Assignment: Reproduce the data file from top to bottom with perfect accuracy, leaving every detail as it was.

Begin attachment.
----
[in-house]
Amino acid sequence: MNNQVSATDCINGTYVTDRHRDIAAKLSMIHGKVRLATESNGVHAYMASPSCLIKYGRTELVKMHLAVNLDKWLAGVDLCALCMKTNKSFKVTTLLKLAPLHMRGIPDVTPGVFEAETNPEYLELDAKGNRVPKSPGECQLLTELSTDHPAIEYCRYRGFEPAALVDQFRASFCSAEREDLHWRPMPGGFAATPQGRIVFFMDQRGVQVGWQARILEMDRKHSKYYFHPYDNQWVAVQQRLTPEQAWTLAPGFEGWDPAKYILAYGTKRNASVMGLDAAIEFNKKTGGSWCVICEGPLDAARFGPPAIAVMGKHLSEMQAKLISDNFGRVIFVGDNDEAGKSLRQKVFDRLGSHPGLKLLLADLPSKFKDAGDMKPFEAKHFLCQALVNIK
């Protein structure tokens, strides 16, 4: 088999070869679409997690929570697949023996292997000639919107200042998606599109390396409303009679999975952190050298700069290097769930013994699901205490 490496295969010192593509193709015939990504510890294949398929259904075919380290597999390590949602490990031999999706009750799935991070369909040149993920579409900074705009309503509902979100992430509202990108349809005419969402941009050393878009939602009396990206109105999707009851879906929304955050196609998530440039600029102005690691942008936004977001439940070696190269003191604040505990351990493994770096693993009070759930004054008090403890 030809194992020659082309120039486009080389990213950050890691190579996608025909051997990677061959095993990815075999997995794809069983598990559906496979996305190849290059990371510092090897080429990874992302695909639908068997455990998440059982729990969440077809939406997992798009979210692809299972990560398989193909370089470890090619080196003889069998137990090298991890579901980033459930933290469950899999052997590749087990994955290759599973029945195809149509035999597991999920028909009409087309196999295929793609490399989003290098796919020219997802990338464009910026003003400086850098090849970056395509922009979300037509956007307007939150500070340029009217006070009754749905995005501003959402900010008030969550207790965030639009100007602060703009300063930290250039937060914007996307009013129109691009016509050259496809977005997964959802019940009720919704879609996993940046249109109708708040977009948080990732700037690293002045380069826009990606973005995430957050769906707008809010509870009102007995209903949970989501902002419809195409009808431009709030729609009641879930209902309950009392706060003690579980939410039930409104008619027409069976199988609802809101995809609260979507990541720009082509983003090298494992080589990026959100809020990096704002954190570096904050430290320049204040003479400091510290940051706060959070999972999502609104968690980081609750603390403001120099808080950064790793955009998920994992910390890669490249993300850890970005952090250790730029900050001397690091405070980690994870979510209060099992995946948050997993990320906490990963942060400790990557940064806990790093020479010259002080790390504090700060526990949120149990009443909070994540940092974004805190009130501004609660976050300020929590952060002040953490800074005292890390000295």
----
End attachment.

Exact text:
[in-house]
Amino acid sequence: MNNQVSATDCINGTYVTDRHRDIAAKLSMIHGKVRLATESNGVHAYMASPSCLIKYGRTELVKMHLAVNLDKWLAGVDLCALCMKTNKSFKVTTLLKLAPLHMRGIPDVTPGVFEAETNPEYLELDAKGNRVPKSPGECQLLTELSTDHPAIEYCRYRGFEPAALVDQFRASFCSAEREDLHWRPMPGGFAATPQGRIVFFMDQRGVQVGWQARILEMDRKHSKYYFHPYDNQWVAVQQRLTPEQAWTLAPGFEGWDPAKYILAYGTKRNASVMGLDAAIEFNKKTGGSWCVICEGPLDAARFGPPAIAVMGKHLSEMQAKLISDNFGRVIFVGDNDEAGKSLRQKVFDRLGSHPGLKLLLADLPSKFKDAGDMKPFEAKHFLCQALVNIK
């Protein structure tokens, strides 16, 4: 088999070869679409997690929570697949023996292997000639919107200042998606599109390396409303009679999975952190050298700069290097769930013994699901205490 490496295969010192593509193709015939990504510890294949398929259904075919380290597999390590949602490990031999999706009750799935991070369909040149993920579409900074705009309503509902979100992430509202990108349809005419969402941009050393878009939602009396990206109105999707009851879906929304955050196609998530440039600029102005690691942008936004977001439940070696190269003191604040505990351990493994770096693993009070759930004054008090403890 030809194992020659082309120039486009080389990213950050890691190579996608025909051997990677061959095993990815075999997995794809069983598990559906496979996305190849290059990371510092090897080429990874992302695909639908068997455990998440059982729990969440077809939406997992798009979210692809299972990560398989193909370089470890090619080196003889069998137990090298991890579901980033459930933290469950899999052997590749087990994955290759599973029945195809149509035999597991999920028909009409087309196999295929793609490399989003290098796919020219997802990338464009910026003003400086850098090849970056395509922009979300037509956007307007939150500070340029009217006070009754749905995005501003959402900010008030969550207790965030639009100007602060703009300063930290250039937060914007996307009013129109691009016509050259496809977005997964959802019940009720919704879609996993940046249109109708708040977009948080990732700037690293002045380069826009990606973005995430957050769906707008809010509870009102007995209903949970989501902002419809195409009808431009709030729609009641879930209902309950009392706060003690579980939410039930409104008619027409069976199988609802809101995809609260979507990541720009082509983003090298494992080589990026959100809020990096704002954190570096904050430290320049204040003479400091510290940051706060959070999972999502609104968690980081609750603390403001120099808080950064790793955009998920994992910390890669490249993300850890970005952090250790730029900050001397690091405070980690994870979510209060099992995946948050997993990320906490990963942060400790990557940064806990790093020479010259002080790390504090700060526990949120149990009443909070994540940092974004805190009130501004609660976050300020929590952060002040953490800074005292890390000295």